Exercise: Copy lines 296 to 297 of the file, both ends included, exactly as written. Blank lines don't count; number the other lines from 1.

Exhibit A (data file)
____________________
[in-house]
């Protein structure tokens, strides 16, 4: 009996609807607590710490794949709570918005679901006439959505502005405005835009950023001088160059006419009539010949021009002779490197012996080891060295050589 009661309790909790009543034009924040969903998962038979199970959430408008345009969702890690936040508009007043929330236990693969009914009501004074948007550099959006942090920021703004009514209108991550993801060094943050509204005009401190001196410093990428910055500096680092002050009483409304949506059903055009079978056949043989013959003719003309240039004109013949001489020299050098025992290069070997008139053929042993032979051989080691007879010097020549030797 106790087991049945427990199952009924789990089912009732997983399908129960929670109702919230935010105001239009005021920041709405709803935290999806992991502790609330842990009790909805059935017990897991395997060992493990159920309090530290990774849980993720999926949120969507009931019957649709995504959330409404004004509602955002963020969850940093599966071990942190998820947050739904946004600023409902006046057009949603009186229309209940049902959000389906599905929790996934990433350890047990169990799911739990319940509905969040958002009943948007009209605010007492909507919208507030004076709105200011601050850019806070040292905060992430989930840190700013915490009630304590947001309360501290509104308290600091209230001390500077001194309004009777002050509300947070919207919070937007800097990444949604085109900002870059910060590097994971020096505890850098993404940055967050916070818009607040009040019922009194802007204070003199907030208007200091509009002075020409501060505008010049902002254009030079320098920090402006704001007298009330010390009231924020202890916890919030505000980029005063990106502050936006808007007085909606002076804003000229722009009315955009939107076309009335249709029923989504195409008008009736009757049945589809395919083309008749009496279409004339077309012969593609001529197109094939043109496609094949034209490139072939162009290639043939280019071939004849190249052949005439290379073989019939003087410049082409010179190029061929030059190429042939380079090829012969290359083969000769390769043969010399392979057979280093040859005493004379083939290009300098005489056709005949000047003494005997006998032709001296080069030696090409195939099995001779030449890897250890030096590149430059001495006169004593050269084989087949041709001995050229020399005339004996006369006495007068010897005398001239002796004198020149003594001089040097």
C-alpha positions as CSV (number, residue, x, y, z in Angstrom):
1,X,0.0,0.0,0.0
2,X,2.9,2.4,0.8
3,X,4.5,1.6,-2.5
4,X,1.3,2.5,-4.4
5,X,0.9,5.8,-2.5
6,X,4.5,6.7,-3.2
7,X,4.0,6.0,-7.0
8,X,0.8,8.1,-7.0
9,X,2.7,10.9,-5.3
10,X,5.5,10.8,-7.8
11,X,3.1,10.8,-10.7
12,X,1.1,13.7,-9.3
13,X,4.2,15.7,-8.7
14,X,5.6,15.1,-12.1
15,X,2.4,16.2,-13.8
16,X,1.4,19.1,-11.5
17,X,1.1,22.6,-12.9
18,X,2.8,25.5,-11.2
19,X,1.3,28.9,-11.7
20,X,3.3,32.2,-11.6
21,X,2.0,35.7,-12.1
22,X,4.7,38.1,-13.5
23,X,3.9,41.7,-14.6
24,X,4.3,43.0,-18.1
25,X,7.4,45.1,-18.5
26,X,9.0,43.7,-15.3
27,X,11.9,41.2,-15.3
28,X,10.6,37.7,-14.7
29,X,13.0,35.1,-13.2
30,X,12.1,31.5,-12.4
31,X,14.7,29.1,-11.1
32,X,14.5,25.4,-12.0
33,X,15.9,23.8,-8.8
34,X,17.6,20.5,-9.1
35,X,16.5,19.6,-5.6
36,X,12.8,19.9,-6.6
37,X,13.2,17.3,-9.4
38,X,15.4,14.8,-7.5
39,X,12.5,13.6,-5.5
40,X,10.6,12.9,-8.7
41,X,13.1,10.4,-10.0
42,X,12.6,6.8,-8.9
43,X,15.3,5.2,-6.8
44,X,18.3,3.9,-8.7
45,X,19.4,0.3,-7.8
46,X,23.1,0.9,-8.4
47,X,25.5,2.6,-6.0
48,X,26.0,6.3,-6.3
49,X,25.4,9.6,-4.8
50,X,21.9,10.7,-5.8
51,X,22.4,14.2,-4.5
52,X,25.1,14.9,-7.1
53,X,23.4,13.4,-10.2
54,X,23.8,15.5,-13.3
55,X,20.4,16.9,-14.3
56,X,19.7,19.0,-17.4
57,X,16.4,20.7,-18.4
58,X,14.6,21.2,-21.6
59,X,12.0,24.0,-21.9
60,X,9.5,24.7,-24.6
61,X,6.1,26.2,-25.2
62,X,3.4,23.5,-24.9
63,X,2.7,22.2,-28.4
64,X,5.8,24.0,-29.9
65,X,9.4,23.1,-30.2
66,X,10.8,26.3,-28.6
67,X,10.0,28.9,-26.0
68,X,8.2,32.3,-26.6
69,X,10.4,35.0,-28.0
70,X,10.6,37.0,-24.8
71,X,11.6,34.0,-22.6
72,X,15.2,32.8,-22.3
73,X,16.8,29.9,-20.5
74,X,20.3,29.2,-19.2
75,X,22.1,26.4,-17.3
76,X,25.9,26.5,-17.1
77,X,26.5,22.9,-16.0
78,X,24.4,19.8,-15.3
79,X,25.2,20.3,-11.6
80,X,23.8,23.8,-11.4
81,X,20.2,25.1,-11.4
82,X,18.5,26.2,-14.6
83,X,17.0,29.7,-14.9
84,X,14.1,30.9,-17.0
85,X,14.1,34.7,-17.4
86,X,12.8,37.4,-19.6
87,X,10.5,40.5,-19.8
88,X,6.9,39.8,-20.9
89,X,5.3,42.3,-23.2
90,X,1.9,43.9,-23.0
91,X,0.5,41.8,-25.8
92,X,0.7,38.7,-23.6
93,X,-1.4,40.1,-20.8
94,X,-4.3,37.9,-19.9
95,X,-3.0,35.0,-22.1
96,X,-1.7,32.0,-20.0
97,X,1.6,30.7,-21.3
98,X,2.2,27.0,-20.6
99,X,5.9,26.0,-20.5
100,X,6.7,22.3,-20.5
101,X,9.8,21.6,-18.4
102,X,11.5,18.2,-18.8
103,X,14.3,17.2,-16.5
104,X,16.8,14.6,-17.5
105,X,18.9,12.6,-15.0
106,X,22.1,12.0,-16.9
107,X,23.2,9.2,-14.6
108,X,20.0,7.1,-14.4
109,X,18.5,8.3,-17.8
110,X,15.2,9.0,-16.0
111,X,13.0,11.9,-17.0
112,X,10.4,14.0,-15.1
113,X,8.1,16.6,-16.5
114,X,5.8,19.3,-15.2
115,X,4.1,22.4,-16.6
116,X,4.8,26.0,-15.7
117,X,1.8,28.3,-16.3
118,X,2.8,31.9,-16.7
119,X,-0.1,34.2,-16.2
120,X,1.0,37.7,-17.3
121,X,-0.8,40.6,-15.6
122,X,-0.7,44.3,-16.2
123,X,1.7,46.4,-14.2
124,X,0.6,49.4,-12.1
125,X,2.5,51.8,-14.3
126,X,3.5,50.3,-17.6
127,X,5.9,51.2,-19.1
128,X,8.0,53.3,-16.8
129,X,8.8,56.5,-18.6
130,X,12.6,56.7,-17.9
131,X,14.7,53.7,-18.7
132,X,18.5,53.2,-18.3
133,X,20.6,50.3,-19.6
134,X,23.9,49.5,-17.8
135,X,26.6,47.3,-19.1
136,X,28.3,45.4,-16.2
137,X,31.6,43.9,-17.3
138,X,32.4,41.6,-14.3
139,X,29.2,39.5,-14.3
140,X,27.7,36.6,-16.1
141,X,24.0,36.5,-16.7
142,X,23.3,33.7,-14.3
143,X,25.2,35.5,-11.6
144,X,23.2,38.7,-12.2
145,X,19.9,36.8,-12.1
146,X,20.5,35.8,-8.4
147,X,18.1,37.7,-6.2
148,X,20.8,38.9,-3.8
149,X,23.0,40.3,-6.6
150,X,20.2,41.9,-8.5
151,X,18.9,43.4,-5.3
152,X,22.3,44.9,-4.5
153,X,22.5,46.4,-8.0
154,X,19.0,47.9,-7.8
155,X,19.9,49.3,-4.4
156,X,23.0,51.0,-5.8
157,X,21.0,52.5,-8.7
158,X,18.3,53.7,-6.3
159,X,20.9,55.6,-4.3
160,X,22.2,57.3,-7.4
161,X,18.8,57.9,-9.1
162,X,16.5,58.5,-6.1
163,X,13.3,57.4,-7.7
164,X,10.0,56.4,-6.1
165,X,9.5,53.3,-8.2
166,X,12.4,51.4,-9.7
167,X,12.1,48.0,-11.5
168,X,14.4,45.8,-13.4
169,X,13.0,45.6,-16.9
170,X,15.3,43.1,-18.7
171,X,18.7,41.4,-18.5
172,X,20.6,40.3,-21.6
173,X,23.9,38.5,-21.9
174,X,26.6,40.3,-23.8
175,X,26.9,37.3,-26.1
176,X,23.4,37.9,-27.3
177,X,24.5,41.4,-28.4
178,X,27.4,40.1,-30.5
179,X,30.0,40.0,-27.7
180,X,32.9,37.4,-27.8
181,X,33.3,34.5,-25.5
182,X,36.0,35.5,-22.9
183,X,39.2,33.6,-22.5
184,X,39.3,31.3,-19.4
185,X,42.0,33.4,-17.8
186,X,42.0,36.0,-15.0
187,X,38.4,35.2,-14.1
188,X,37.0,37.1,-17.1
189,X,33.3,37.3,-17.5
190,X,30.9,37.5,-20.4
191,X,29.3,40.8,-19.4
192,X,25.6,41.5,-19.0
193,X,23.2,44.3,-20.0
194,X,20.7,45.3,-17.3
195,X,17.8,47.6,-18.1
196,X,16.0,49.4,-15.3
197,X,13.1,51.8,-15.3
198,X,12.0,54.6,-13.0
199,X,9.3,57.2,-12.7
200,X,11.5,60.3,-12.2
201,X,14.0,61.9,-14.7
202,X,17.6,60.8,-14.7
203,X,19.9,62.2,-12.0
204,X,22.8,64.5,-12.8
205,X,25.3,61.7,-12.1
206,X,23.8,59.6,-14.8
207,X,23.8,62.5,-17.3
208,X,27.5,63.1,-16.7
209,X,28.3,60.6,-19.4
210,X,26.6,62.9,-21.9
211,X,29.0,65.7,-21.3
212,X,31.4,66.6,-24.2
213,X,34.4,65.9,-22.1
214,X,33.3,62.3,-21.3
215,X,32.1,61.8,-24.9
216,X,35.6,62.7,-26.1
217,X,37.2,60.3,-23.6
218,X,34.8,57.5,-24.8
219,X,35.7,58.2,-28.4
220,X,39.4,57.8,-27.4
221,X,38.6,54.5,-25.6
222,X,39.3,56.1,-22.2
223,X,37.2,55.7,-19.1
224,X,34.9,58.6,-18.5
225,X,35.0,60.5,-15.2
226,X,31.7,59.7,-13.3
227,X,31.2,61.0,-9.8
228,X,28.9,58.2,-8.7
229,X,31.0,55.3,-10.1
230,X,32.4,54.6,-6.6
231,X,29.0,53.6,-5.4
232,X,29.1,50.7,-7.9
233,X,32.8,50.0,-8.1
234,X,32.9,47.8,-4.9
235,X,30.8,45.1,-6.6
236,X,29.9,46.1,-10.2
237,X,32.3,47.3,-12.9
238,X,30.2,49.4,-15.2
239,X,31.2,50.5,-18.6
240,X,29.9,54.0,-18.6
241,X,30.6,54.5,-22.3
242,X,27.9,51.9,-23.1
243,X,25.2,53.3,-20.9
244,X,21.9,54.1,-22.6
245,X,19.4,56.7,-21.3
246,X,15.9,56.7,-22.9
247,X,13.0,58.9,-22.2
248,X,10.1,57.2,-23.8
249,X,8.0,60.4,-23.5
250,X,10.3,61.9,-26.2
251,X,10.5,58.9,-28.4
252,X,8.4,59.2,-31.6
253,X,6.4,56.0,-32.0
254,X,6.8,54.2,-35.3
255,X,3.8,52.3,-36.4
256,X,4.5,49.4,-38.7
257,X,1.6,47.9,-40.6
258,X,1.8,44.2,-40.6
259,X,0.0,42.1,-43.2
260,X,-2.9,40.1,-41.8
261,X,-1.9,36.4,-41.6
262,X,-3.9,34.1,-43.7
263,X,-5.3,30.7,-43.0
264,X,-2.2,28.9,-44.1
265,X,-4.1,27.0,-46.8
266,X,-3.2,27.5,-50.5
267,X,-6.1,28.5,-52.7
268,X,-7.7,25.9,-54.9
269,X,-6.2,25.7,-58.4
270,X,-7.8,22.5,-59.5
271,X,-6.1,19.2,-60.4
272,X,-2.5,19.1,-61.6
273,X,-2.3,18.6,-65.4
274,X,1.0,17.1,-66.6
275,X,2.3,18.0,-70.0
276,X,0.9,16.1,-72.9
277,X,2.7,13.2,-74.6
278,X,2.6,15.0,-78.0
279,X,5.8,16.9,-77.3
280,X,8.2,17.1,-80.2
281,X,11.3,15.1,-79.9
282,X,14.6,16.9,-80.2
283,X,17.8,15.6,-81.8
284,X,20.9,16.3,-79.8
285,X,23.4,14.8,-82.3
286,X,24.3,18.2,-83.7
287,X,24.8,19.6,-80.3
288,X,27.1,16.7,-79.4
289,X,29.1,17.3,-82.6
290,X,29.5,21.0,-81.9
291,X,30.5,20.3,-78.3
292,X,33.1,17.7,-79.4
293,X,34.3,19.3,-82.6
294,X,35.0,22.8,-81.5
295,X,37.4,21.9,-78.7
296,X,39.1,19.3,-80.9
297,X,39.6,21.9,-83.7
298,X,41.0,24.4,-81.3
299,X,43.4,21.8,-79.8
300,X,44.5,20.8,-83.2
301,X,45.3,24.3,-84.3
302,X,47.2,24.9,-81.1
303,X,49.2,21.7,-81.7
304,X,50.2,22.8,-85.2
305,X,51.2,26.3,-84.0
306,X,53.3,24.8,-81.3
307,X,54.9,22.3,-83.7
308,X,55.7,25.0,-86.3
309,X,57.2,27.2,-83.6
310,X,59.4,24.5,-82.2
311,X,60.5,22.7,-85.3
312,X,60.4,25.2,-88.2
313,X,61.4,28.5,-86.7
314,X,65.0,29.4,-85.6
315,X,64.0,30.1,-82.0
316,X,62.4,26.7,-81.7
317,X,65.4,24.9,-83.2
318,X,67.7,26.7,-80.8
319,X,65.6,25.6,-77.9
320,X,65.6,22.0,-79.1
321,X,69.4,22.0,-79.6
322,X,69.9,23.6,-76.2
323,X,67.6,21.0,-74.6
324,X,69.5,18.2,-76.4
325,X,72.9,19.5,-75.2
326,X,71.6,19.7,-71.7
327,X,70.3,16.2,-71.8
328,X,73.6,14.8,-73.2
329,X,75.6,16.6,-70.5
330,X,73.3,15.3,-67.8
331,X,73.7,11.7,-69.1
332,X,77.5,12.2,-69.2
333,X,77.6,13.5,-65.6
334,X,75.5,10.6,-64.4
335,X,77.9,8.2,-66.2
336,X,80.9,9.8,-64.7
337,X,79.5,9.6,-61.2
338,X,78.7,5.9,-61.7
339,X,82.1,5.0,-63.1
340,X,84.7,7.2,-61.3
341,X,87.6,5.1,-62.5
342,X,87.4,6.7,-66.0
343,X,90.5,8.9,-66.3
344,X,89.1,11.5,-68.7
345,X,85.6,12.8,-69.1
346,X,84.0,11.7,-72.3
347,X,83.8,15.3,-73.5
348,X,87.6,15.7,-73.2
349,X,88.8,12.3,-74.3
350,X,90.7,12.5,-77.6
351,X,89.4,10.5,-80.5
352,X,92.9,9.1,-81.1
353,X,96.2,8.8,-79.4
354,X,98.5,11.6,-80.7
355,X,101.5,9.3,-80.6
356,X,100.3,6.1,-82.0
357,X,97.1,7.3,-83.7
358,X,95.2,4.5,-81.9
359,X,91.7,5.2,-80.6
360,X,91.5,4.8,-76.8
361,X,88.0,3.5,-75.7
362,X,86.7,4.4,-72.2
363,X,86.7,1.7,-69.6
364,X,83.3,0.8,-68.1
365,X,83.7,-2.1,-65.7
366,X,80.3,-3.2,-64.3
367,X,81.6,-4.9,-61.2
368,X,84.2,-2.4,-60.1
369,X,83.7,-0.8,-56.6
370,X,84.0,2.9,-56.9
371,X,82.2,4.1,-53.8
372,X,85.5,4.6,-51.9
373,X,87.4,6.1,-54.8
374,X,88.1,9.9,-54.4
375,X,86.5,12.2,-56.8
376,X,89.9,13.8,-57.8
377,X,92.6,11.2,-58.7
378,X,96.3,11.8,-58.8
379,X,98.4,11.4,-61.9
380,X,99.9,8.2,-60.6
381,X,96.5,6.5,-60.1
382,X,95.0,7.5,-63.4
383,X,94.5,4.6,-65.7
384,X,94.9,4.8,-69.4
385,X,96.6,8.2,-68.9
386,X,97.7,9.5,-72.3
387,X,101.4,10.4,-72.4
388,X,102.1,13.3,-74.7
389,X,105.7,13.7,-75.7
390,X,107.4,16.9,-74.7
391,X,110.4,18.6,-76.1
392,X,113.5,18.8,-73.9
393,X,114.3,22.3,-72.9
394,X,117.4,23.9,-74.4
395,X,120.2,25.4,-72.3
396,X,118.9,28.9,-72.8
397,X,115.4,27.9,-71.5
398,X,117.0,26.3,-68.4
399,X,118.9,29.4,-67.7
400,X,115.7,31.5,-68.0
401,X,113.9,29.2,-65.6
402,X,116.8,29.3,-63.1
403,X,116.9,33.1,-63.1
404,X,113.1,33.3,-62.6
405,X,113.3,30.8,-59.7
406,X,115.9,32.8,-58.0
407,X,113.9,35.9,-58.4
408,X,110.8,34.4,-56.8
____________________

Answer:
293,X,34.3,19.3,-82.6
294,X,35.0,22.8,-81.5